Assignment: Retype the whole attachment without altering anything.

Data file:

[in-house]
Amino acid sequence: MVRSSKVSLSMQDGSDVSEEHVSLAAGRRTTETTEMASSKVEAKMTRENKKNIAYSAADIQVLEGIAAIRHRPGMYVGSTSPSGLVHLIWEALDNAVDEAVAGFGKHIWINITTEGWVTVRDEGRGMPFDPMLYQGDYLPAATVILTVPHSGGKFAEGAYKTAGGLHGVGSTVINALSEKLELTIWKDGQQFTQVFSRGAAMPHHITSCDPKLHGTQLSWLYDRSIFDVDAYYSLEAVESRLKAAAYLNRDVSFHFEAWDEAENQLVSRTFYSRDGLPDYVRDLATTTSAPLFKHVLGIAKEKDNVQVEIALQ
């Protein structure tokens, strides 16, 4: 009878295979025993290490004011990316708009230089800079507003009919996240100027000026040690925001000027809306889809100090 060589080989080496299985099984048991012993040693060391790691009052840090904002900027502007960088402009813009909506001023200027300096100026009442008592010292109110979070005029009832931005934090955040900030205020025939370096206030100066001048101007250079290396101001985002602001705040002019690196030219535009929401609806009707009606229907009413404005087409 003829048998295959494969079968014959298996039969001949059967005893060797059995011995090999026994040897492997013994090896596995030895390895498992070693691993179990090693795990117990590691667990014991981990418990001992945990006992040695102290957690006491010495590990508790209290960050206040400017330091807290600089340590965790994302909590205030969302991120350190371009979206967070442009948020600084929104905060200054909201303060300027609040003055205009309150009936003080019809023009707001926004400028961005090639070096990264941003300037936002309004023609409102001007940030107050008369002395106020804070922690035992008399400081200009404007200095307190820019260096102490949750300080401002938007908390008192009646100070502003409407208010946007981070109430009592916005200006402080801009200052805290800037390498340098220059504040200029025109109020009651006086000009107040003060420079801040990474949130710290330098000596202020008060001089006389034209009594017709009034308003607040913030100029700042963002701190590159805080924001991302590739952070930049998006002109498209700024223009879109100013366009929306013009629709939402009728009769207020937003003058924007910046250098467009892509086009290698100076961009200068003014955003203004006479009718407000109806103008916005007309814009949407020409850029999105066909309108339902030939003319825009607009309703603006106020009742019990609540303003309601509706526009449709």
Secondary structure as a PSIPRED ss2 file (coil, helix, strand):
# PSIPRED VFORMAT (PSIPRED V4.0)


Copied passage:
[in-house]
Amino acid sequence: MVRSSKVSLSMQDGSDVSEEHVSLAAGRRTTETTEMASSKVEAKMTRENKKNIAYSAADIQVLEGIAAIRHRPGMYVGSTSPSGLVHLIWEALDNAVDEAVAGFGKHIWINITTEGWVTVRDEGRGMPFDPMLYQGDYLPAATVILTVPHSGGKFAEGAYKTAGGLHGVGSTVINALSEKLELTIWKDGQQFTQVFSRGAAMPHHITSCDPKLHGTQLSWLYDRSIFDVDAYYSLEAVESRLKAAAYLNRDVSFHFEAWDEAENQLVSRTFYSRDGLPDYVRDLATTTSAPLFKHVLGIAKEKDNVQVEIALQ
């Protein structure tokens, strides 16, 4: 009878295979025993290490004011990316708009230089800079507003009919996240100027000026040690925001000027809306889809100090 060589080989080496299985099984048991012993040693060391790691009052840090904002900027502007960088402009813009909506001023200027300096100026009442008592010292109110979070005029009832931005934090955040900030205020025939370096206030100066001048101007250079290396101001985002602001705040002019690196030219535009929401609806009707009606229907009413404005087409 003829048998295959494969079968014959298996039969001949059967005893060797059995011995090999026994040897492997013994090896596995030895390895498992070693691993179990090693795990117990590691667990014991981990418990001992945990006992040695102290957690006491010495590990508790209290960050206040400017330091807290600089340590965790994302909590205030969302991120350190371009979206967070442009948020600084929104905060200054909201303060300027609040003055205009309150009936003080019809023009707001926004400028961005090639070096990264941003300037936002309004023609409102001007940030107050008369002395106020804070922690035992008399400081200009404007200095307190820019260096102490949750300080401002938007908390008192009646100070502003409407208010946007981070109430009592916005200006402080801009200052805290800037390498340098220059504040200029025109109020009651006086000009107040003060420079801040990474949130710290330098000596202020008060001089006389034209009594017709009034308003607040913030100029700042963002701190590159805080924001991302590739952070930049998006002109498209700024223009879109100013366009929306013009629709939402009728009769207020937003003058924007910046250098467009892509086009290698100076961009200068003014955003203004006479009718407000109806103008916005007309814009949407020409850029999105066909309108339902030939003319825009607009309703603006106020009742019990609540303003309601509706526009449709």
Secondary structure as a PSIPRED ss2 file (coil, helix, strand):
# PSIPRED VFORMAT (PSIPRED V4.0)